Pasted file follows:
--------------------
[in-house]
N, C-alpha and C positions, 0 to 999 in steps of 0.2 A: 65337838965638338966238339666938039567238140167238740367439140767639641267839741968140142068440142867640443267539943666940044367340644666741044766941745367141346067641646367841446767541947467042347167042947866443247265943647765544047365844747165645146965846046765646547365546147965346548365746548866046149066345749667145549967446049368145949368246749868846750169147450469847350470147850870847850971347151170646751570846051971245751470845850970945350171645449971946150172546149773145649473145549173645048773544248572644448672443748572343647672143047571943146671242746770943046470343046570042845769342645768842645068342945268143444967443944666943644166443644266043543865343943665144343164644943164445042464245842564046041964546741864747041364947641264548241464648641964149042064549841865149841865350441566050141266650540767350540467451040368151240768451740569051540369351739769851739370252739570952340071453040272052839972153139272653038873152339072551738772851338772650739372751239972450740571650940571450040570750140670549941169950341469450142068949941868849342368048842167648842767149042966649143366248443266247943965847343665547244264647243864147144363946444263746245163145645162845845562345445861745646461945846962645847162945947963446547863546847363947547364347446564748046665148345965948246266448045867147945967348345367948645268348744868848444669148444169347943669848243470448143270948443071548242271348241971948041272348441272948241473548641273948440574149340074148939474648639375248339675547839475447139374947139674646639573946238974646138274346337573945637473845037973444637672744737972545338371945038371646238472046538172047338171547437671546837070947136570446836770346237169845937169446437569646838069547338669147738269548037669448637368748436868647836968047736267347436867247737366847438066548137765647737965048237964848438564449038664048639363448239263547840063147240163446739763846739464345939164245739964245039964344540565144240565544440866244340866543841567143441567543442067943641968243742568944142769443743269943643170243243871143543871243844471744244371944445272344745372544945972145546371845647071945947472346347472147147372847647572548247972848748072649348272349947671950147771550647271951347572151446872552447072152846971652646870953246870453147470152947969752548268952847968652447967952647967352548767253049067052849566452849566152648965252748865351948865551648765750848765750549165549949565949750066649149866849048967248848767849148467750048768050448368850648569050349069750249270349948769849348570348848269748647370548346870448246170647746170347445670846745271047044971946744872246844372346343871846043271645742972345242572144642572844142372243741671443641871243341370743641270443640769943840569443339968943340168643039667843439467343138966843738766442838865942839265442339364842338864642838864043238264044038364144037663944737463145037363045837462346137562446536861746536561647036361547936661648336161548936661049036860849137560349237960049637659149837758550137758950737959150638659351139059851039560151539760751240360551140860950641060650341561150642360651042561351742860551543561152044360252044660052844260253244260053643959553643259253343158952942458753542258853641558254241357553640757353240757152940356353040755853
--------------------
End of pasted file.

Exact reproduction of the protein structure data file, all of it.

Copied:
[in-house]
N, C-alpha and C positions, 0 to 999 in steps of 0.2 A: 65337838965638338966238339666938039567238140167238740367439140767639641267839741968140142068440142867640443267539943666940044367340644666741044766941745367141346067641646367841446767541947467042347167042947866443247265943647765544047365844747165645146965846046765646547365546147965346548365746548866046149066345749667145549967446049368145949368246749868846750169147450469847350470147850870847850971347151170646751570846051971245751470845850970945350171645449971946150172546149773145649473145549173645048773544248572644448672443748572343647672143047571943146671242746770943046470343046570042845769342645768842645068342945268143444967443944666943644166443644266043543865343943665144343164644943164445042464245842564046041964546741864747041364947641264548241464648641964149042064549841865149841865350441566050141266650540767350540467451040368151240768451740569051540369351739769851739370252739570952340071453040272052839972153139272653038873152339072551738772851338772650739372751239972450740571650940571450040570750140670549941169950341469450142068949941868849342368048842167648842767149042966649143366248443266247943965847343665547244264647243864147144363946444263746245163145645162845845562345445861745646461945846962645847162945947963446547863546847363947547364347446564748046665148345965948246266448045867147945967348345367948645268348744868848444669148444169347943669848243470448143270948443071548242271348241971948041272348441272948241473548641273948440574149340074148939474648639375248339675547839475447139374947139674646639573946238974646138274346337573945637473845037973444637672744737972545338371945038371646238472046538172047338171547437671546837070947136570446836770346237169845937169446437569646838069547338669147738269548037669448637368748436868647836968047736267347436867247737366847438066548137765647737965048237964848438564449038664048639363448239263547840063147240163446739763846739464345939164245739964245039964344540565144240565544440866244340866543841567143441567543442067943641968243742568944142769443743269943643170243243871143543871243844471744244371944445272344745372544945972145546371845647071945947472346347472147147372847647572548247972848748072649348272349947671950147771550647271951347572151446872552447072152846971652646870953246870453147470152947969752548268952847968652447967952647967352548767253049067052849566452849566152648965252748865351948865551648765750848765750549165549949565949750066649149866849048967248848767849148467750048768050448368850648569050349069750249270349948769849348570348848269748647370548346870448246170647746170347445670846745271047044971946744872246844372346343871846043271645742972345242572144642572844142372243741671443641871243341370743641270443640769943840569443339968943340168643039667843439467343138966843738766442838865942839265442339364842338864642838864043238264044038364144037663944737463145037363045837462346137562446536861746536561647036361547936661648336161548936661049036860849137560349237960049637659149837758550137758950737959150638659351139059851039560151539760751240360551140860950641060650341561150642360651042561351742860551543561152044360252044660052844260253244260053643959553643259253343158952942458753542258853641558254241357553640757353240757152940356353040755853